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The Pashaw and the Merchant

(Recueil 2, Livre 8, Fable 18)

 

 

A trading Greek, for want of law,

Protection bought of a pashaw;

And like a nobleman he paid,

Much rather than a man of trade

Protection being, Turkish wise,

A costly sort of merchandise.

So costly was it, in this case,

The Greek complained, with tongue and face.

Three other Turks, of lower rank,

Would guard his substance as their own,

And all draw less on his bank,

Than did the great pashaw alone.

The Greek their offer gladly heard,

And closed the bargain with a word.

The said pashaw was made aware,

And counseled, with a prudent care

These rivals to anticipate,

By sending them to heaven's gate,

As messengers to Mahomet

Which measure should he much delay,

Himself might go the self-same way,

By poison offered secretly,

Sent on, before his time, to be

Protector to such arts and trades

As flourish in the world of shades.

On this advice, the Turk—no gander

Behaved himself like Alexander.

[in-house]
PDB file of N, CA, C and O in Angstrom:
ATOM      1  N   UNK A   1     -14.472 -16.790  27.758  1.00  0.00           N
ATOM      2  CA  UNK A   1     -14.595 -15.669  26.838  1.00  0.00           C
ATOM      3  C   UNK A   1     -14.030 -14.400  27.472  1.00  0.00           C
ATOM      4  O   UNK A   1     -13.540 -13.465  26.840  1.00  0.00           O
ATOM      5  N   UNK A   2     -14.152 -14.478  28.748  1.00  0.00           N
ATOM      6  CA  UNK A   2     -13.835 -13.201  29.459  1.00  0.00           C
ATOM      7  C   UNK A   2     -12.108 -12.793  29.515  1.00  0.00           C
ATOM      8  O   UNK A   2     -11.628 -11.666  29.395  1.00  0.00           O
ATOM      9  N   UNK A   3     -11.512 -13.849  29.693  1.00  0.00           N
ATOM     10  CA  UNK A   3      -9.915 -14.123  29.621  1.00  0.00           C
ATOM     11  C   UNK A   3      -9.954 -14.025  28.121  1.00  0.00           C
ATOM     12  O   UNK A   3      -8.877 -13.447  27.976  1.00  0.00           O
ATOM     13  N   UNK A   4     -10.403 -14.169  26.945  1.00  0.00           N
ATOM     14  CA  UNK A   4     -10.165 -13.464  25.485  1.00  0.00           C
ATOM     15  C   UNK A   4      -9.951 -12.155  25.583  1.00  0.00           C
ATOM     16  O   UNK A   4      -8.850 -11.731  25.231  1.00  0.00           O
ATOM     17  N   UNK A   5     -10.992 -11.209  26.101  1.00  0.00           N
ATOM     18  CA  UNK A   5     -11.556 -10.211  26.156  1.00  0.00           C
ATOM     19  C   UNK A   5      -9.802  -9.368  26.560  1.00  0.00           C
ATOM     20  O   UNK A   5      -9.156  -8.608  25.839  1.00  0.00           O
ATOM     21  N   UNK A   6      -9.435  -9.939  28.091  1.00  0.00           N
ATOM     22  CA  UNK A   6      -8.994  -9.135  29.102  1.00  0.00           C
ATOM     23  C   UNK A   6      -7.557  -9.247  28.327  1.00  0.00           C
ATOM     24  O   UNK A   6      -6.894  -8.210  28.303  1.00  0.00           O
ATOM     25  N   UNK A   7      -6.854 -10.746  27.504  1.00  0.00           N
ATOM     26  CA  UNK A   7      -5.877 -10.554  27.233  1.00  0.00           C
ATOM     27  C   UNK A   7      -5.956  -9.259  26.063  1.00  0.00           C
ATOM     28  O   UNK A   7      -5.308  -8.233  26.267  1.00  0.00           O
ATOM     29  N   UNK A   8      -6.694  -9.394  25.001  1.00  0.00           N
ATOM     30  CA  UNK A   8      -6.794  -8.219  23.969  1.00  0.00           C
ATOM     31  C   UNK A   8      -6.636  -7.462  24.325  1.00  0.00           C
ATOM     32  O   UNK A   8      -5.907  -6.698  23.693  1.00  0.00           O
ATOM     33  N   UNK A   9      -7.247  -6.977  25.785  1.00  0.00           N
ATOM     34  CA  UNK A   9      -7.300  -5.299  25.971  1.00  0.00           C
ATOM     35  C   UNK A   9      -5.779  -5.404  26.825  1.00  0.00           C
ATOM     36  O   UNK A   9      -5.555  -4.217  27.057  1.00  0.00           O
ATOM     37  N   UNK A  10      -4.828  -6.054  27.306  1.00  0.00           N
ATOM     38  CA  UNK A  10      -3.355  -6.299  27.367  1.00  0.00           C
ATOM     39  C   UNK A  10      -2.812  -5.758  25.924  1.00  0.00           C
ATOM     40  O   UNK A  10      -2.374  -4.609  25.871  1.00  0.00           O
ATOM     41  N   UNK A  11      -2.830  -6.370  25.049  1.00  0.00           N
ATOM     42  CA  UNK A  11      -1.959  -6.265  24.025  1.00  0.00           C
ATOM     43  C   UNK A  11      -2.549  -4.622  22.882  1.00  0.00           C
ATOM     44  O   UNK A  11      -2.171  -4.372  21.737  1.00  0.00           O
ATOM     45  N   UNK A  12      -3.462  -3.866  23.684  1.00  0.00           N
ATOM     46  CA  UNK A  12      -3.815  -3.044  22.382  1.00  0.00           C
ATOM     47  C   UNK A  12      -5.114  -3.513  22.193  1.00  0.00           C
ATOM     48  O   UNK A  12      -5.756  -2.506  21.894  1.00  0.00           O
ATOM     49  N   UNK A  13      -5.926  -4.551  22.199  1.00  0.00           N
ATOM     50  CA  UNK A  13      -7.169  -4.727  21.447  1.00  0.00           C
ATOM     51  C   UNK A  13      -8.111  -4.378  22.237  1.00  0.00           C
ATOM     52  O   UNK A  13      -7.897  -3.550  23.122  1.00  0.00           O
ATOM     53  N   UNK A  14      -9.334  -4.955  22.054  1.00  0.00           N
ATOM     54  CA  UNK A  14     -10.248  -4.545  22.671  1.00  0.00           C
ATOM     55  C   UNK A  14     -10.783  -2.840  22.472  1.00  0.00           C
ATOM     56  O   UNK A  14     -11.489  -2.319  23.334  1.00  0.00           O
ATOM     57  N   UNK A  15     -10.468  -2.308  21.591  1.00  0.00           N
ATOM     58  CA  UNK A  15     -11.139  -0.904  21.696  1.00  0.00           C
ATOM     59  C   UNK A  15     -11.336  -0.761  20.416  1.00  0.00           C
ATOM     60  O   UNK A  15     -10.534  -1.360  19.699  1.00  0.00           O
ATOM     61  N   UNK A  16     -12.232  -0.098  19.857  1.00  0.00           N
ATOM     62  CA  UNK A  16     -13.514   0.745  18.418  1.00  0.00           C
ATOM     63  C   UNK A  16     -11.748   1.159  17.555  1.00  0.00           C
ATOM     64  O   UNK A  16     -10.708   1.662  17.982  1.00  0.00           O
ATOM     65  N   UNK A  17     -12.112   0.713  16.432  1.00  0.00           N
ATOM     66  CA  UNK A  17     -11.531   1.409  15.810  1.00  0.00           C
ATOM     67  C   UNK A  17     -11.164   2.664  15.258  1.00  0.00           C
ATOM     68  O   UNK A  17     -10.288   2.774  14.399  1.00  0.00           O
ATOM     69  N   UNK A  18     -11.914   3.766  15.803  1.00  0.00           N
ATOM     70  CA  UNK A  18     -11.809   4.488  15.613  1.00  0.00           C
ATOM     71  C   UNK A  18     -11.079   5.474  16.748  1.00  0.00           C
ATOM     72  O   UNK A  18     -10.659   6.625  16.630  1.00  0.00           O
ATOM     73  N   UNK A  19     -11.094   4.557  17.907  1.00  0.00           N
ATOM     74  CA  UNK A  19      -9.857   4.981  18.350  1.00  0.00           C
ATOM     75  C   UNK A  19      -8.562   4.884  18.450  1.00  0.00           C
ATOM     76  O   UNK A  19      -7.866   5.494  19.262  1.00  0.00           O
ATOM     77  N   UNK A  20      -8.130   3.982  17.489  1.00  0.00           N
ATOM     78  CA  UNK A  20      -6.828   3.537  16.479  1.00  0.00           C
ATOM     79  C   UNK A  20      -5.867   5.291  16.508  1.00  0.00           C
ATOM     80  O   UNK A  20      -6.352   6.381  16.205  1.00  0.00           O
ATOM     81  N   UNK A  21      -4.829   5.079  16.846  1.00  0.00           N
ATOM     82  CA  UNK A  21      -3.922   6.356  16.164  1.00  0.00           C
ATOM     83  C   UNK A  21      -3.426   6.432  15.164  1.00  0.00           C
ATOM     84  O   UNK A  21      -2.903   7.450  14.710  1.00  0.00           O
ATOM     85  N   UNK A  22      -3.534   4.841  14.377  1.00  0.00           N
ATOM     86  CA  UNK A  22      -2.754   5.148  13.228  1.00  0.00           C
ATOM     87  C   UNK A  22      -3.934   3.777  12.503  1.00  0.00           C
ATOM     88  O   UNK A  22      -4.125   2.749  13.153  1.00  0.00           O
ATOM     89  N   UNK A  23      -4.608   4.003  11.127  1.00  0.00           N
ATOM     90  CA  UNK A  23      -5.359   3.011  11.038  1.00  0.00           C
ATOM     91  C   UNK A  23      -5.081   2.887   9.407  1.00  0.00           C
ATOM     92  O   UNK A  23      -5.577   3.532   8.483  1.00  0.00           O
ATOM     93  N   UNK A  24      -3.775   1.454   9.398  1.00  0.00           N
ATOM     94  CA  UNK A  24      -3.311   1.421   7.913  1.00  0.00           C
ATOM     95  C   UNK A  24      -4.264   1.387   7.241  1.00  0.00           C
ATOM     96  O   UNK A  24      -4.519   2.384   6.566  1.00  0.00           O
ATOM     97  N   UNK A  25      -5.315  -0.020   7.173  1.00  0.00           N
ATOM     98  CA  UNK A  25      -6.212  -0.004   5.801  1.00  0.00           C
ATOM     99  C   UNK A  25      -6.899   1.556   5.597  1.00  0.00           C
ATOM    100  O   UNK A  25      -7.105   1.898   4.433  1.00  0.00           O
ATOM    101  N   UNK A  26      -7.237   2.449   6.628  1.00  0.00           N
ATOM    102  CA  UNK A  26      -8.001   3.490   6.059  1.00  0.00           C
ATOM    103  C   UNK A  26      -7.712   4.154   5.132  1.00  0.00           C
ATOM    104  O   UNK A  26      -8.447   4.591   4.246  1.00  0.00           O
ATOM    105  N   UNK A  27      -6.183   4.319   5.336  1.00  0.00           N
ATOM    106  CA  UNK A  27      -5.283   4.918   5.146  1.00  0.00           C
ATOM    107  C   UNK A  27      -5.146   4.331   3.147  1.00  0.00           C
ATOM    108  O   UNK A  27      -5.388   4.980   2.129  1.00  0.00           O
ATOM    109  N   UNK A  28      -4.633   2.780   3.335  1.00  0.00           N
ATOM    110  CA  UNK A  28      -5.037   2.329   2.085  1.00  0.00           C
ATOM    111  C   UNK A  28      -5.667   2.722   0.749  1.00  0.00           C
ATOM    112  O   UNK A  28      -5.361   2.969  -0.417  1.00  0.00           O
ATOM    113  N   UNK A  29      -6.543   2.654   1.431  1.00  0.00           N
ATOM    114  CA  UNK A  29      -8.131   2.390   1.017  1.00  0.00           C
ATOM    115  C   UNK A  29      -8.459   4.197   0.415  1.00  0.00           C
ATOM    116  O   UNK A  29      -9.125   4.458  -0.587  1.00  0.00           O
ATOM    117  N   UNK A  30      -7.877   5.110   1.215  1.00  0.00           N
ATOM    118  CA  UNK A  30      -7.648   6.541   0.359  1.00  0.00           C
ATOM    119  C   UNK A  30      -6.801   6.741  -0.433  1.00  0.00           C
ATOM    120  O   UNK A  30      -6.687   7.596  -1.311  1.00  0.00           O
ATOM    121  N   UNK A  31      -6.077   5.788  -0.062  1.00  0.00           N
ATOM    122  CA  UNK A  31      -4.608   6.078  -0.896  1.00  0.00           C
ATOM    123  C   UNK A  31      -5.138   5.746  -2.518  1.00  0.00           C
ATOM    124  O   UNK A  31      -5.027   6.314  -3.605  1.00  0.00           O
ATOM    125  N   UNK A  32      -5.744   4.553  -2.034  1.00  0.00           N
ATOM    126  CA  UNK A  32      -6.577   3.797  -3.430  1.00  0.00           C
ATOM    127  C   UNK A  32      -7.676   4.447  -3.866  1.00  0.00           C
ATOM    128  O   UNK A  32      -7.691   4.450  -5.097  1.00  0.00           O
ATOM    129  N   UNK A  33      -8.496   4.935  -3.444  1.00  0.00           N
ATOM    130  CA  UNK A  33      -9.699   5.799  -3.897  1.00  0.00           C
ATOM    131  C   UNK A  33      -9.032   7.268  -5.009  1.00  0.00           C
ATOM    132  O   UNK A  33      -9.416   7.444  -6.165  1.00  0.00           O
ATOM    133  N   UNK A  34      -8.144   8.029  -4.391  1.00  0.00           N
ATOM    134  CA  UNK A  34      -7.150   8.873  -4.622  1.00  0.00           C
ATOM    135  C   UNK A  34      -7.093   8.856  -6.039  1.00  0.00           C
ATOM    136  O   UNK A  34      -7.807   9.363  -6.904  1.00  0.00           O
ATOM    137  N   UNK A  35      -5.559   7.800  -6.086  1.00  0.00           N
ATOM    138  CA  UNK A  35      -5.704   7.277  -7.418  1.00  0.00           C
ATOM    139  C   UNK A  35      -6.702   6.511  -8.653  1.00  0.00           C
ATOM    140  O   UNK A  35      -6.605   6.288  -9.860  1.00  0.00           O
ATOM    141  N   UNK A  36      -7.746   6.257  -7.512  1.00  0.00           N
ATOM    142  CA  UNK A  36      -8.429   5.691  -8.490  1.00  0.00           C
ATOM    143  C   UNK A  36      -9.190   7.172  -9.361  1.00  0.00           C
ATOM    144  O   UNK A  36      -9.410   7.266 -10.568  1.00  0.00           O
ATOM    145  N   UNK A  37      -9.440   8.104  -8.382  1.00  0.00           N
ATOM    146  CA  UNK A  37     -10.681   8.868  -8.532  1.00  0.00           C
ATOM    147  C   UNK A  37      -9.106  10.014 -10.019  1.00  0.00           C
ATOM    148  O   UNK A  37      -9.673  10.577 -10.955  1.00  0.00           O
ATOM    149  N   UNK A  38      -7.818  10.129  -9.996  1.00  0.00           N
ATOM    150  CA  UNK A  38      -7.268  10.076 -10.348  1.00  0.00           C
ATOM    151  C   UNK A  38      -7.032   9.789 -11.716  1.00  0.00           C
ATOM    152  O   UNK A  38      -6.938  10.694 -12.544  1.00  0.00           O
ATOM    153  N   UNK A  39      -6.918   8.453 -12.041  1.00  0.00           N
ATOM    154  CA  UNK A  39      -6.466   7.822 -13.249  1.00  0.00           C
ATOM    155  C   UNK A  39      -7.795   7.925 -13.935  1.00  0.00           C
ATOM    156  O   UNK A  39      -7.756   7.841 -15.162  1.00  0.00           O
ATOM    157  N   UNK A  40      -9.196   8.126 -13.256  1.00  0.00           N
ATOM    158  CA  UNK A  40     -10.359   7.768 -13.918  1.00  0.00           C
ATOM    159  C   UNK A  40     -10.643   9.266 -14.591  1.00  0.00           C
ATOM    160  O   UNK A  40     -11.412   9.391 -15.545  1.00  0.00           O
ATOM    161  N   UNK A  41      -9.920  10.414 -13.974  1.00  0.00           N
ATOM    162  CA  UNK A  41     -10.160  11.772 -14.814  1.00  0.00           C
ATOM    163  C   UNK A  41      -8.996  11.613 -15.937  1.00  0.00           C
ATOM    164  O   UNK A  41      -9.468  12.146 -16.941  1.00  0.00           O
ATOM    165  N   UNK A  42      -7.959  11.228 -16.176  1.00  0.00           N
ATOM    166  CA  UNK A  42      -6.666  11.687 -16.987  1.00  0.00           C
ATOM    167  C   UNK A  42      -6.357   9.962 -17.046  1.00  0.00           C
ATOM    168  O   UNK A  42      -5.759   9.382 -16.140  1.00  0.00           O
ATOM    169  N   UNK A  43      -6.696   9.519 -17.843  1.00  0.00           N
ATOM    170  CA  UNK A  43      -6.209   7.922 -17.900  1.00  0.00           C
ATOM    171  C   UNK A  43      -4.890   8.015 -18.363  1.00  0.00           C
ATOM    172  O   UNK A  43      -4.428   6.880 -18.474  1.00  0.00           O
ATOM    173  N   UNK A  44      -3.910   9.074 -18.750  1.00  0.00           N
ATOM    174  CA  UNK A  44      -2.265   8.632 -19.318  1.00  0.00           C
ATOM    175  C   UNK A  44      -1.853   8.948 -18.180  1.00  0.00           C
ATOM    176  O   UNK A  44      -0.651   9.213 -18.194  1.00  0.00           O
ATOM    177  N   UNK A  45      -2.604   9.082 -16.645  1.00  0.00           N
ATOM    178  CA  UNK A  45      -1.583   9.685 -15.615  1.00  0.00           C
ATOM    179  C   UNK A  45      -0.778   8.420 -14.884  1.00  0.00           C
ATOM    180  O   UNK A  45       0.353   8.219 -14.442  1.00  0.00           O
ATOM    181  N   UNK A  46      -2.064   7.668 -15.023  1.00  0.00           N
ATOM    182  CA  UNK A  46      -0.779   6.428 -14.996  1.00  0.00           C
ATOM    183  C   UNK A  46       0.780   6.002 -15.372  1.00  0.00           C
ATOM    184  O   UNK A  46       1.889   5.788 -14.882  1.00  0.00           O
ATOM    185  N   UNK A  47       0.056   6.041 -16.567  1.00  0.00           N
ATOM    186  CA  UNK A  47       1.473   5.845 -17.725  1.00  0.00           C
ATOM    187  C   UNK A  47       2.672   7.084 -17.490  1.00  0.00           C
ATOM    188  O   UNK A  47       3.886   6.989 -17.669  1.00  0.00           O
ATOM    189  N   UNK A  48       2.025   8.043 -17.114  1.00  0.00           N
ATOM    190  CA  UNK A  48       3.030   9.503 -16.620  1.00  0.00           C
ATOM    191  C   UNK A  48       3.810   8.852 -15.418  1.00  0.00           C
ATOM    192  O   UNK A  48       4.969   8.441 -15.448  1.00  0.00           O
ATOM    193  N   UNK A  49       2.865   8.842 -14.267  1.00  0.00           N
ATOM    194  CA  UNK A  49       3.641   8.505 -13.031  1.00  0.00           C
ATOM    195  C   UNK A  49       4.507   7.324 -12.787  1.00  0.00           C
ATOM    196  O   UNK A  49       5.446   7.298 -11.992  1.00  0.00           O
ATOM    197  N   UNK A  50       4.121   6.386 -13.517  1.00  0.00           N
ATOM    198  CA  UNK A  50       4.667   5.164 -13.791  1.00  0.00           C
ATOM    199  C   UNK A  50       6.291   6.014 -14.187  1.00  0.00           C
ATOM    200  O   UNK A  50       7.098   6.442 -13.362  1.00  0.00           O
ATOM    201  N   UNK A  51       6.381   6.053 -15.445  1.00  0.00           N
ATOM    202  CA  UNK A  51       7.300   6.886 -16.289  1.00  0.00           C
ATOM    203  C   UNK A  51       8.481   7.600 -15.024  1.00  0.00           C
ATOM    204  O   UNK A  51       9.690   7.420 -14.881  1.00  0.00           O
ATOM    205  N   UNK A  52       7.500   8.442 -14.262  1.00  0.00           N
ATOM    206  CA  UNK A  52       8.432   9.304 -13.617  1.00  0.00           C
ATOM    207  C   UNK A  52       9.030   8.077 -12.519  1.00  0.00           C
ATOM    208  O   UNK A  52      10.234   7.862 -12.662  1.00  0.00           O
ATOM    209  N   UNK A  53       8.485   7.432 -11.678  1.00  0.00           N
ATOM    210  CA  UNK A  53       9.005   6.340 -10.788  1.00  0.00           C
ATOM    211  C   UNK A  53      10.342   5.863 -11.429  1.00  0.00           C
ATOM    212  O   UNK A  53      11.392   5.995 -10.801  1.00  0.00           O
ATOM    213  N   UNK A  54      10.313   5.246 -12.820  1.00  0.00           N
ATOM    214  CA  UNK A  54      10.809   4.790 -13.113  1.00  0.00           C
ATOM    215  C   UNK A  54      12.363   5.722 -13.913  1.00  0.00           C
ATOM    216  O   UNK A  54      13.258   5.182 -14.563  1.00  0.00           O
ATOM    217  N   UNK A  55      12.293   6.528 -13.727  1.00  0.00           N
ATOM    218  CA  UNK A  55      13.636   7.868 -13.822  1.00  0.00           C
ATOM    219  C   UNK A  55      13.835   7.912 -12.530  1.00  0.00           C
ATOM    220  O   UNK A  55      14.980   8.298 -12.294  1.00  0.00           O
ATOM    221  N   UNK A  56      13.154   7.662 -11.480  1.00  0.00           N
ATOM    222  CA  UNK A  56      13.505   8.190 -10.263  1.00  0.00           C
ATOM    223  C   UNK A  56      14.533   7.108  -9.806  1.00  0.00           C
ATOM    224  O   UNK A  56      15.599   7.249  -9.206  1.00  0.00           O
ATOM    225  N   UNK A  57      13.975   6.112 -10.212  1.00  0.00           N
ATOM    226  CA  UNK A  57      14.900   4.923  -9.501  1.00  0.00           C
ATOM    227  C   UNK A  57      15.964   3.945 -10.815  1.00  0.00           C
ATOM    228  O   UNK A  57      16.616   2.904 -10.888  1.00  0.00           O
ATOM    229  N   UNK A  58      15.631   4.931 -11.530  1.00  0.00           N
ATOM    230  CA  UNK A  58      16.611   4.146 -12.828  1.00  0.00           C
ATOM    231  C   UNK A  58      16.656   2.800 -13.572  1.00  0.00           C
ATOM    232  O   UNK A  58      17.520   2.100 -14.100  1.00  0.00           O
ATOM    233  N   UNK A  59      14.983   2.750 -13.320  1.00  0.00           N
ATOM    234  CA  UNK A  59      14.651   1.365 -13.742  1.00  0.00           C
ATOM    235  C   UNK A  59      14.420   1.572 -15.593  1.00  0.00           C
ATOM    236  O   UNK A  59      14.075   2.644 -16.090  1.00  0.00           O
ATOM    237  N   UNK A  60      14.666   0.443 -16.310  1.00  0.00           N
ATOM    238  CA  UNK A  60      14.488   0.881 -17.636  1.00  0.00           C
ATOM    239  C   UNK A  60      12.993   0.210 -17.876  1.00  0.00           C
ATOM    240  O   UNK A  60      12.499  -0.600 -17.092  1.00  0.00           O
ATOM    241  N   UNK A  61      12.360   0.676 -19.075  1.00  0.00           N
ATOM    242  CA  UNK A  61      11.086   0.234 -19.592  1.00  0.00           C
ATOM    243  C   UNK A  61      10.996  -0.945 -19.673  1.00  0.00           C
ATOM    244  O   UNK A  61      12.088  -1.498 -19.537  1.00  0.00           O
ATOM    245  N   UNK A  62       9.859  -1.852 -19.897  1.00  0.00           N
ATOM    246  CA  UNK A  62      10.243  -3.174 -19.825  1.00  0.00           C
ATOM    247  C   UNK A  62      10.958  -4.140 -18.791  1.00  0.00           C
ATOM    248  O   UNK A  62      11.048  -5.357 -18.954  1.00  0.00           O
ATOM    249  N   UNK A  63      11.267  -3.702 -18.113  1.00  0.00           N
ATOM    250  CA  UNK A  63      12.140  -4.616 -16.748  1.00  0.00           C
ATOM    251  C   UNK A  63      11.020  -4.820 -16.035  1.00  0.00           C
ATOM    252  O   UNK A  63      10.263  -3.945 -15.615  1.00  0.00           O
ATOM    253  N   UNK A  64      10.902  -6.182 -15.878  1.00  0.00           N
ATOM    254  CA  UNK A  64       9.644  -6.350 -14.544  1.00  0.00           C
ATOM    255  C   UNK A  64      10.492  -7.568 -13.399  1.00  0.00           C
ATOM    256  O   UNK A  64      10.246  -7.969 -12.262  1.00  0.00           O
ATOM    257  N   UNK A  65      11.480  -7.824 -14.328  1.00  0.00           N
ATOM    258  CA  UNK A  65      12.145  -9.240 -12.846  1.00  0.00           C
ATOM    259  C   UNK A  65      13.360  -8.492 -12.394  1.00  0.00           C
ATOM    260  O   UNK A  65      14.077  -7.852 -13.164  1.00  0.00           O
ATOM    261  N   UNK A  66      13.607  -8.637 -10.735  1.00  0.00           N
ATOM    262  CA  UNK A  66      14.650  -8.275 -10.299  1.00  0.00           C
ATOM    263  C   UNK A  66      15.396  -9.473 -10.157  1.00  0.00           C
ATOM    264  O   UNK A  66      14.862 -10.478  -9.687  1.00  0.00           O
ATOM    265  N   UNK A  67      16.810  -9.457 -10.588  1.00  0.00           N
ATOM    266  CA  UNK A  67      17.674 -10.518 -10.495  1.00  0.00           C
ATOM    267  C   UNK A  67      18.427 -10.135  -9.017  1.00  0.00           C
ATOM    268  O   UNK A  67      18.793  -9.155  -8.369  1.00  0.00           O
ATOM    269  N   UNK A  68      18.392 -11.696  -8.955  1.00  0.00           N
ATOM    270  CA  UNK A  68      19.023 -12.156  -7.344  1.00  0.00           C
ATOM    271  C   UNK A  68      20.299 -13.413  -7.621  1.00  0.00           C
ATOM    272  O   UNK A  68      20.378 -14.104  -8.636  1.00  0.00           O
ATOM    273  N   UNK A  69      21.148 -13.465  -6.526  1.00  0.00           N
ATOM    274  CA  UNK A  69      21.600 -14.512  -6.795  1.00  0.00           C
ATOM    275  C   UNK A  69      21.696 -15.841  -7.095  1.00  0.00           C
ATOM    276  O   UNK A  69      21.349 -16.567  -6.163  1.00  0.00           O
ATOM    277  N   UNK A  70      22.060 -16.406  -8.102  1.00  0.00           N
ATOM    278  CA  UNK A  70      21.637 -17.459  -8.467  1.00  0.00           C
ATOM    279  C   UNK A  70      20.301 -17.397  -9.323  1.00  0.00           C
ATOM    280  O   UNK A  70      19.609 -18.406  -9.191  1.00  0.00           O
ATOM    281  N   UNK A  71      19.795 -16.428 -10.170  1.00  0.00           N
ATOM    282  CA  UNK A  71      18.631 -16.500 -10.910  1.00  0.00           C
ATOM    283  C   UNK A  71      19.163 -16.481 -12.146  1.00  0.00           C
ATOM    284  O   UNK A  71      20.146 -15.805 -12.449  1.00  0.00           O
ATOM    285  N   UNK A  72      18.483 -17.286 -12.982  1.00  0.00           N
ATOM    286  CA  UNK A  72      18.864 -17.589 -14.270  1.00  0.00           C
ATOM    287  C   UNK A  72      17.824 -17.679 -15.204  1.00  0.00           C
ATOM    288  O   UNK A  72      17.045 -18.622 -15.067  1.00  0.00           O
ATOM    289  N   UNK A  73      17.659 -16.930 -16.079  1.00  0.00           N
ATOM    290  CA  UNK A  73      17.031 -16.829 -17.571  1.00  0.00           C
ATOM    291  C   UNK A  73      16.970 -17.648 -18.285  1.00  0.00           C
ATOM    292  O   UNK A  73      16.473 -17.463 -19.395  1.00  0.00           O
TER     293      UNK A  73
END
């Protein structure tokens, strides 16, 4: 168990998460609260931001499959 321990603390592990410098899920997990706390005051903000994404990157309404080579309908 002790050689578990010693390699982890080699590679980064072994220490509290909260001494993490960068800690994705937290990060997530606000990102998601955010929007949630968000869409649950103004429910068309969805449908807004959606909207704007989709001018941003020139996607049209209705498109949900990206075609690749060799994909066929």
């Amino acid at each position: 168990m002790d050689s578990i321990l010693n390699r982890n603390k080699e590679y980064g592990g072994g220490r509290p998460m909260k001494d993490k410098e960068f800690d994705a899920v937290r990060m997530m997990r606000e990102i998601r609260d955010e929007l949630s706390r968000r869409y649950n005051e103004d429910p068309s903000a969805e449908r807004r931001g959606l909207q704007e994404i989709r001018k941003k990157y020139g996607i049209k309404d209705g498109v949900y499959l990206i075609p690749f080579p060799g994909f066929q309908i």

Straight to the merchant's, firm and stable,

He went, and took a seat at table.

Such calm assurance there was seen,

Both in his words and in his mien,

That even that weasel sighted Grecian

Could not suspect him of suspicion.

"My friend," said he, "I know you've quit me,

And some think caution would befit me,

Lest to despatch me be your plan:

But, deeming you too good a man

To injure either friends or foes

With poisoned cups or secret blows,

I drown the thought, and say no more.

But, as regards the three or four

Who take my place,

I crave your grace

To listen to an apologue.

"A shepherd, with a single dog,

Was asked the reason why

He kept a dog, whose least supply

Amounted to a loaf of bread

For every day. The people said

He'd better give the animal

To guard the village seignior's hall;

For him, a shepherd, it would be

A thriftier economy

To keep small curs, say two or three,

That would not cost him half the food,

And yet for watching be as good.

The fools, perhaps, forgot to tell

If they would fight the wolf as well.

The silly shepherd, giving heed,

Cast off his dog of mastiff breed,

And took three dogs to watch his cattle,

Which ate far less, but fled in battle.

His flock such counsel lived to rue,

As doubtlessly, my friend, will you.

If wise, my aid again you'll seek"

And so, persuaded, did the Greek.

Not vain our tale, if it convinces

Small states that It's a wiser thing

To trust a single powerful king,

Than half a dozen petty princes.

Jean de La Fontaine

Book 8, Fable 18

 

 

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